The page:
c. Cerebrovascular disease—The risk of stroke is concentratedin women over age 35. It is increased in current users of oral con-traceptives but not in past users. However, subarachnoid hemor-rhages have been found to be increased among both current and past users and may increase with time. The risk of thrombotic or hemorrhagic stroke attributable to oral contraceptives (based on older, higher-dose preparations) has been estimated to about 37 cases per 100,000 users per year.

In summary, available data indicate that oral contraceptives increase the risk of various cardiovascular disorders at all ages and among both smokers and nonsmokers. However, this risk appears to be concentrated in women 35 years of age or older who are heavy smokers. It is clear that these risk factors must be considered in each individual patient for whom oral contraceptives are being considered. Some experts have suggested that screening for coagu-lopathy should be performed before starting oral contraception.

2. Gastrointestinal disorders—Many cases of cholestaticjaundice have been reported in patients taking progestin-containing drugs. The differences in incidence of these disorders from one population to another suggest that genetic factors may be involved. The jaundice caused by these agents is similar to that produced by other 17-alkyl-substituted steroids. It is most often observed in the first three cycles and is particularly common in women with a his-tory of cholestatic jaundice during pregnancy. Jaundice and pruri-tus disappear 1–8 weeks after the drug is discontinued.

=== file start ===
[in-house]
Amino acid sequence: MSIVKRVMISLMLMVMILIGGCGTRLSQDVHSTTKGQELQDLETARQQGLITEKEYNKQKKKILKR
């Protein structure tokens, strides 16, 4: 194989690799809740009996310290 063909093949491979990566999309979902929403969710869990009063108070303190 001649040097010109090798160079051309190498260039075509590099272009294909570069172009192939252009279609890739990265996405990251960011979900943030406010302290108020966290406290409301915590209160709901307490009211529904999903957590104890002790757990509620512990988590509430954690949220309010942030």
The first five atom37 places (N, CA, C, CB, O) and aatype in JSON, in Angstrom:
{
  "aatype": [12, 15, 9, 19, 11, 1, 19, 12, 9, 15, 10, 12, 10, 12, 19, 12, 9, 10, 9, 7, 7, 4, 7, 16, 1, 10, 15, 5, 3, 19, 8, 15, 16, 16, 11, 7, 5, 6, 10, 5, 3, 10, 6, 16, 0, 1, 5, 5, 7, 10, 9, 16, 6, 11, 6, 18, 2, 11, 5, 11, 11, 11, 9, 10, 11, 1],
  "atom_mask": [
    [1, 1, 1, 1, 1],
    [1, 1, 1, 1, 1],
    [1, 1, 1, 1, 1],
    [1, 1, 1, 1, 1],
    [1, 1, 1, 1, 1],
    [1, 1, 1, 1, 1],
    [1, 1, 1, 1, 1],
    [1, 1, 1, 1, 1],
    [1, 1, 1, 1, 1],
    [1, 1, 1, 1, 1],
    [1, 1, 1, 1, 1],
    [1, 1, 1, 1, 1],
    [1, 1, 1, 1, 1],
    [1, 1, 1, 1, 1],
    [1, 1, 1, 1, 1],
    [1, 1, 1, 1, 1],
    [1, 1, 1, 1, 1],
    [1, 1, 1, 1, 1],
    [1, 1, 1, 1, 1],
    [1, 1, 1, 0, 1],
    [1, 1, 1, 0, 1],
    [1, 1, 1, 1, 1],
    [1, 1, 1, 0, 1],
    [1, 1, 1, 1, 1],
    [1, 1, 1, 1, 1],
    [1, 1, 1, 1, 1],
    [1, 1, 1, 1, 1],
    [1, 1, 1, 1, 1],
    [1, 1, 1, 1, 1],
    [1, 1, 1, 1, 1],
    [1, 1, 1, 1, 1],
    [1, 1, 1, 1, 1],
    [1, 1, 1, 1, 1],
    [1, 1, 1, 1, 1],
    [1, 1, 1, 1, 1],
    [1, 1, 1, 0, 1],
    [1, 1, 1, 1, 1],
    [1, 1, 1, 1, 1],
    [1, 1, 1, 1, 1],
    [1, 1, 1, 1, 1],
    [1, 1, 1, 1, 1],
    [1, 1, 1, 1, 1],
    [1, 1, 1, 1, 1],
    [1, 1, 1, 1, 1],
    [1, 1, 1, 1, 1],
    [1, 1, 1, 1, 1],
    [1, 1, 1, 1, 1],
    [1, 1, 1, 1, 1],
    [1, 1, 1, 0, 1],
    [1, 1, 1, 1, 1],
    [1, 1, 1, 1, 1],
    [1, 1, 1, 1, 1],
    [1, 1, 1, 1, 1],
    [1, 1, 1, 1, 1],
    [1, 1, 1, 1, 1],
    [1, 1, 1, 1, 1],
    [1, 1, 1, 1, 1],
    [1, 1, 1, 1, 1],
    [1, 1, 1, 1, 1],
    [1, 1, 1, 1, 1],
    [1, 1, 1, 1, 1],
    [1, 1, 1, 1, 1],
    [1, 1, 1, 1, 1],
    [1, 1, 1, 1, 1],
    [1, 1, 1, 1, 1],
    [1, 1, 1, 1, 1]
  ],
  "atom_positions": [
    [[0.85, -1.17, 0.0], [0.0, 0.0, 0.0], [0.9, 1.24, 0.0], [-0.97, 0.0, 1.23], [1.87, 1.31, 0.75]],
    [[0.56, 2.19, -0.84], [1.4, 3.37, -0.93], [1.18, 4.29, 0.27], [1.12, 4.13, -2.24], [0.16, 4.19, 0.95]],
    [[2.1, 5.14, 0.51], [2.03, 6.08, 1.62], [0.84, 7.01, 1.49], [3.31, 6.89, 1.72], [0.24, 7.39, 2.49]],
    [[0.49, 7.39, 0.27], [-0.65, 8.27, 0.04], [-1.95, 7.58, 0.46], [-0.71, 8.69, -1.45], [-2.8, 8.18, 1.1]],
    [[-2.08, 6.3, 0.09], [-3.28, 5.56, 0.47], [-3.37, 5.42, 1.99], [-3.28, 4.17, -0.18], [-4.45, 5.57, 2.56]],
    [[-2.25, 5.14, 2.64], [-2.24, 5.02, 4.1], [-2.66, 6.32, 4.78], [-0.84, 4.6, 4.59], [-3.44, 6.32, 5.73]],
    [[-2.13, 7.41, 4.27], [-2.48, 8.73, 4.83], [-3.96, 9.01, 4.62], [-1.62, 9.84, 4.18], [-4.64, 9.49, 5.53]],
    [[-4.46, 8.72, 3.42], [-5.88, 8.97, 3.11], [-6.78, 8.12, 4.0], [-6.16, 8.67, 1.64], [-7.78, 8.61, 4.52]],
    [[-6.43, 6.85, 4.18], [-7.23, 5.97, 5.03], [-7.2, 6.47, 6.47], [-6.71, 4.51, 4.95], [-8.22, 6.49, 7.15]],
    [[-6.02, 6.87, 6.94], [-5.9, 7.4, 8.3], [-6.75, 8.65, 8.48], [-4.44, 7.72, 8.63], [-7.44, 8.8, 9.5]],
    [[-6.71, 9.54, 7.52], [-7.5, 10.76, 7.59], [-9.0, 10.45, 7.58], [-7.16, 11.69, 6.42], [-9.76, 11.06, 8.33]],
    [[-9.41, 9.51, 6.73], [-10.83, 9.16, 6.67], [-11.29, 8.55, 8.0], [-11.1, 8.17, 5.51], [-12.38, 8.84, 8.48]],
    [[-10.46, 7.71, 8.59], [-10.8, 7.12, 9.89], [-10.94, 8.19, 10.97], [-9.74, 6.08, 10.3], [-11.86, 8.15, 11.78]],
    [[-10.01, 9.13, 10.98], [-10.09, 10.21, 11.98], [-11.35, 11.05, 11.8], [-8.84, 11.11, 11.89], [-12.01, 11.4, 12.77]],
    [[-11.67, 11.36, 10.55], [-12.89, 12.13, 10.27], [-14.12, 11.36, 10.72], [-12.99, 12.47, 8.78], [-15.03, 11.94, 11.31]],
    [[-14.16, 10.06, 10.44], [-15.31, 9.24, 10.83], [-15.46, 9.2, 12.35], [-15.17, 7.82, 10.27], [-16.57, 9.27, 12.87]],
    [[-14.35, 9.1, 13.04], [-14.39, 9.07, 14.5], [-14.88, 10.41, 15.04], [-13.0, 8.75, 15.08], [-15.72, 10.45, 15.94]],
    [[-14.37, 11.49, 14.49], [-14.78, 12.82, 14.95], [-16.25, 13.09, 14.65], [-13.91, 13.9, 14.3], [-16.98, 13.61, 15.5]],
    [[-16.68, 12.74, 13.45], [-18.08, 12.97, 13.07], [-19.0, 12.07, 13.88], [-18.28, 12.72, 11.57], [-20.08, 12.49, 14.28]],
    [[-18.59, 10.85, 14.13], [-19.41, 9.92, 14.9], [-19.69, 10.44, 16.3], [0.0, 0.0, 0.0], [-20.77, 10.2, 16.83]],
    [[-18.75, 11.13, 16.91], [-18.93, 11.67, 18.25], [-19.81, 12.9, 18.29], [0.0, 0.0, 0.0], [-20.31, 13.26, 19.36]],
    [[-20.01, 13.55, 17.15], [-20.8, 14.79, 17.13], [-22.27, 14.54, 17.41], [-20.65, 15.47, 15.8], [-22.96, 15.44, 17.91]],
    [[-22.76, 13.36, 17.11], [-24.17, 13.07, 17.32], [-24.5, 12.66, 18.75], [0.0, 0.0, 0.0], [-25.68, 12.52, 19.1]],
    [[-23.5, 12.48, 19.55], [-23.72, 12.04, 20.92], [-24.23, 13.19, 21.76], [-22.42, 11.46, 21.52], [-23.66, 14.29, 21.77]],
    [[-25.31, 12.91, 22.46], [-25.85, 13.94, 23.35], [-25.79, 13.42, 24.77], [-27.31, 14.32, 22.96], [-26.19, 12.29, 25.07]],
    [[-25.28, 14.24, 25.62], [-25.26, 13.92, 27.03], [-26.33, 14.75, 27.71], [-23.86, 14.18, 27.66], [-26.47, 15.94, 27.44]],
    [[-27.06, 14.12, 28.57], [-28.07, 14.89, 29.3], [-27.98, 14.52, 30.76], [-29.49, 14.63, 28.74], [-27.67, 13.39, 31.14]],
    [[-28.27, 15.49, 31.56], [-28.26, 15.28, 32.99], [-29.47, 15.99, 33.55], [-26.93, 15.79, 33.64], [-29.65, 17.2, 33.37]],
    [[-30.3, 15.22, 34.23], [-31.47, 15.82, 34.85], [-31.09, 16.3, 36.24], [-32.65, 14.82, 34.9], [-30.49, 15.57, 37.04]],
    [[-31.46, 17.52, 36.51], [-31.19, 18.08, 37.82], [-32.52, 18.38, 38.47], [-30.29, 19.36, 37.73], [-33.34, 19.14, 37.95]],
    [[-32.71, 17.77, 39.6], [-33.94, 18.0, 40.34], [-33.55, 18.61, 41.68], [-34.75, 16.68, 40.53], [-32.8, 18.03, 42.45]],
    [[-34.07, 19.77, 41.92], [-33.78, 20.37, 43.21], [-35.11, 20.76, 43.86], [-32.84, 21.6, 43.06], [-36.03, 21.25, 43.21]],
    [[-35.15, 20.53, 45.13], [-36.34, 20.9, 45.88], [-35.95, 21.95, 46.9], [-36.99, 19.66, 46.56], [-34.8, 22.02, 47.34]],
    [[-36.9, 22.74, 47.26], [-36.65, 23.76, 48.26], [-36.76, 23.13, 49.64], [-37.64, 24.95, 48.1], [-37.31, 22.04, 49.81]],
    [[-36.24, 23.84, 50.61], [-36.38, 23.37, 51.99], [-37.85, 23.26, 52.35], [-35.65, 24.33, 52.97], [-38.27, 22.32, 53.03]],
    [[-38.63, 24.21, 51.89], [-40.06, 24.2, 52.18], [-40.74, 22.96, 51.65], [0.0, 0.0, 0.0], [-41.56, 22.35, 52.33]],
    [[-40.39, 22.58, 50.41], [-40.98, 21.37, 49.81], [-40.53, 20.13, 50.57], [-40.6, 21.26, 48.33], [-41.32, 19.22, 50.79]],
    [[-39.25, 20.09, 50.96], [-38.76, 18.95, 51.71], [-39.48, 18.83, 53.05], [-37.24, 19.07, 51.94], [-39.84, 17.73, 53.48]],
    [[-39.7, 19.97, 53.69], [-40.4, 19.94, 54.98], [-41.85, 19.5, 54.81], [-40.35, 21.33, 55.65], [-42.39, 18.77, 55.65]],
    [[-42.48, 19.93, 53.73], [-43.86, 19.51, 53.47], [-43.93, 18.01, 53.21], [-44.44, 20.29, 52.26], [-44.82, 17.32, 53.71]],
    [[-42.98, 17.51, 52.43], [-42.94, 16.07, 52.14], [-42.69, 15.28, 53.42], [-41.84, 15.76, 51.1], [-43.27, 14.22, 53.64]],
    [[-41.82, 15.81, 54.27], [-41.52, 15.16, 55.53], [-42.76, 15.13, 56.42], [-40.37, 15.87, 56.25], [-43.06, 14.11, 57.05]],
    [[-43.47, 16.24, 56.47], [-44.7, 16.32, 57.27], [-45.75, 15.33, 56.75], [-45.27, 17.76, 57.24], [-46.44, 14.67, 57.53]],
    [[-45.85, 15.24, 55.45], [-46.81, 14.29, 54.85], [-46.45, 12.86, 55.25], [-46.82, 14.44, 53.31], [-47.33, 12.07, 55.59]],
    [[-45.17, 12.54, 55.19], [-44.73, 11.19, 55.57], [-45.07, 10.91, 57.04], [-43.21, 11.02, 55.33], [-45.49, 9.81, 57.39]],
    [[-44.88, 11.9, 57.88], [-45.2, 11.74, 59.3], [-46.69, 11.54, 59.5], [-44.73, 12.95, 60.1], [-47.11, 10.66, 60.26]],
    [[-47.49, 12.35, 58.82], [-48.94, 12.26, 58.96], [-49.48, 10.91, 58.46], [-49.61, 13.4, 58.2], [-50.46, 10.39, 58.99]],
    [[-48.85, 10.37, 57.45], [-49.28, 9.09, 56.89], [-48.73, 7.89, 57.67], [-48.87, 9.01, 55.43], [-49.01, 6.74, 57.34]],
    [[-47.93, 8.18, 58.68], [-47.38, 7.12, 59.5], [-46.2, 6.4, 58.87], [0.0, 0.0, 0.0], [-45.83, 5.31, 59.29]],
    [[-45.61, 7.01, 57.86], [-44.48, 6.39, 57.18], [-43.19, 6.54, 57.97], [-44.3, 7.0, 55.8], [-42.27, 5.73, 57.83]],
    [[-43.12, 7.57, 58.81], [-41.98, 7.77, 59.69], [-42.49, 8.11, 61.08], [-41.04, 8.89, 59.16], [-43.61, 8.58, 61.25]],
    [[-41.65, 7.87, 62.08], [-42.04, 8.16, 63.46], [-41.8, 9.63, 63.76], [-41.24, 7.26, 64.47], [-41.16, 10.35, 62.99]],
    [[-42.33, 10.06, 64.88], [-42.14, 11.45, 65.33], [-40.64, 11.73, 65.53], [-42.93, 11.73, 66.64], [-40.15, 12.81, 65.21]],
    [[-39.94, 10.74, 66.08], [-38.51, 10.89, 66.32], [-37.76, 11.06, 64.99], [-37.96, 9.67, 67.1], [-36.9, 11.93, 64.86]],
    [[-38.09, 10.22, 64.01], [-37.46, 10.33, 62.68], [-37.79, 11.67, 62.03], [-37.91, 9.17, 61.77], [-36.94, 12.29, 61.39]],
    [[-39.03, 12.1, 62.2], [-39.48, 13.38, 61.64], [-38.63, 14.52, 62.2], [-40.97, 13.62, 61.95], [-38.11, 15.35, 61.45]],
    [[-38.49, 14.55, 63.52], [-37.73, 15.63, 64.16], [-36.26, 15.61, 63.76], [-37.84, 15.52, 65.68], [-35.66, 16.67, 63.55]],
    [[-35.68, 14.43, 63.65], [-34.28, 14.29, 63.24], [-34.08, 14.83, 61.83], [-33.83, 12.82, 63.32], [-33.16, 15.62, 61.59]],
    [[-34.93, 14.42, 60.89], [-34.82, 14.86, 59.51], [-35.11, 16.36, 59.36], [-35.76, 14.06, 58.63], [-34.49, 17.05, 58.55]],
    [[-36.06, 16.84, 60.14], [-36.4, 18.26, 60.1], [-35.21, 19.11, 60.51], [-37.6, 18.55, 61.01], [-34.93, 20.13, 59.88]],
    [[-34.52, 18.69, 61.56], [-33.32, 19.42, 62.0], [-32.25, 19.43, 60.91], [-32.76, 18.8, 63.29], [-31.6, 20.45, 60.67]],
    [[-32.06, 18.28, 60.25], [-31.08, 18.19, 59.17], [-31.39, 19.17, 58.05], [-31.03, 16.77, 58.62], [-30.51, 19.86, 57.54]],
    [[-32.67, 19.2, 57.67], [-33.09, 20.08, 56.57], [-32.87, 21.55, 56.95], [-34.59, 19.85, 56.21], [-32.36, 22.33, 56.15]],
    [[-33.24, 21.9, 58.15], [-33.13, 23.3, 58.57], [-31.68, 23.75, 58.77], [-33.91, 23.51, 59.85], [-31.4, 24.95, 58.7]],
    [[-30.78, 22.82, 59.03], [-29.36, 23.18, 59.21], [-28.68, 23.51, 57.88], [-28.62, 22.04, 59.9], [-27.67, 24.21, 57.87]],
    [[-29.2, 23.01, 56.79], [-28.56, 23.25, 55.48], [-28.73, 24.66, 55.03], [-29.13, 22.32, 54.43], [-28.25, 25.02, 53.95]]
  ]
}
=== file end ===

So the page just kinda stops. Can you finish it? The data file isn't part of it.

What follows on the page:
These agents have also been found to increase the incidence of symptomatic gallbladder disease, including cholecystitis and cho-langitis. This is probably the result of the alterations responsible for jaundice and bile acid changes described above.

It also appears that the incidence of hepatic adenomas is increased in women taking oral contraceptives. Ischemic bowel disease secondary to thrombosis of the celiac and superior and inferior mesenteric arteries and veins has also been reported in women using these drugs.

3. Depression—Depression of sufficient degree to require ces-sation of therapy occurs in about 6% of patients treated with some preparations.


4. Cancer—The occurrence of malignant tumors in patientstaking oral contraceptives has been studied extensively. It is now clear that these compounds reduce the risk of endometrial and ovarian cancer. The lifetime risk of breast cancer in the population as a whole does not seem to be affected by oral contraceptive use. Some studies have shown an increased risk in younger women, and it is possible that tumors that develop in younger women become clinically apparent sooner. The relation of risk of cervical cancer to oral contraceptive use is still controversial. It should be noted that a number of recent studies associate the use of oral contraceptives by women who are infected with human papillo-mavirus with an increased risk of cervical cancer.


5. Other—In addition to the above effects, a number of otheradverse reactions have been reported for which a causal relation has not been established. These include alopecia, erythema multi-forme, erythema nodosum, and other skin disorders.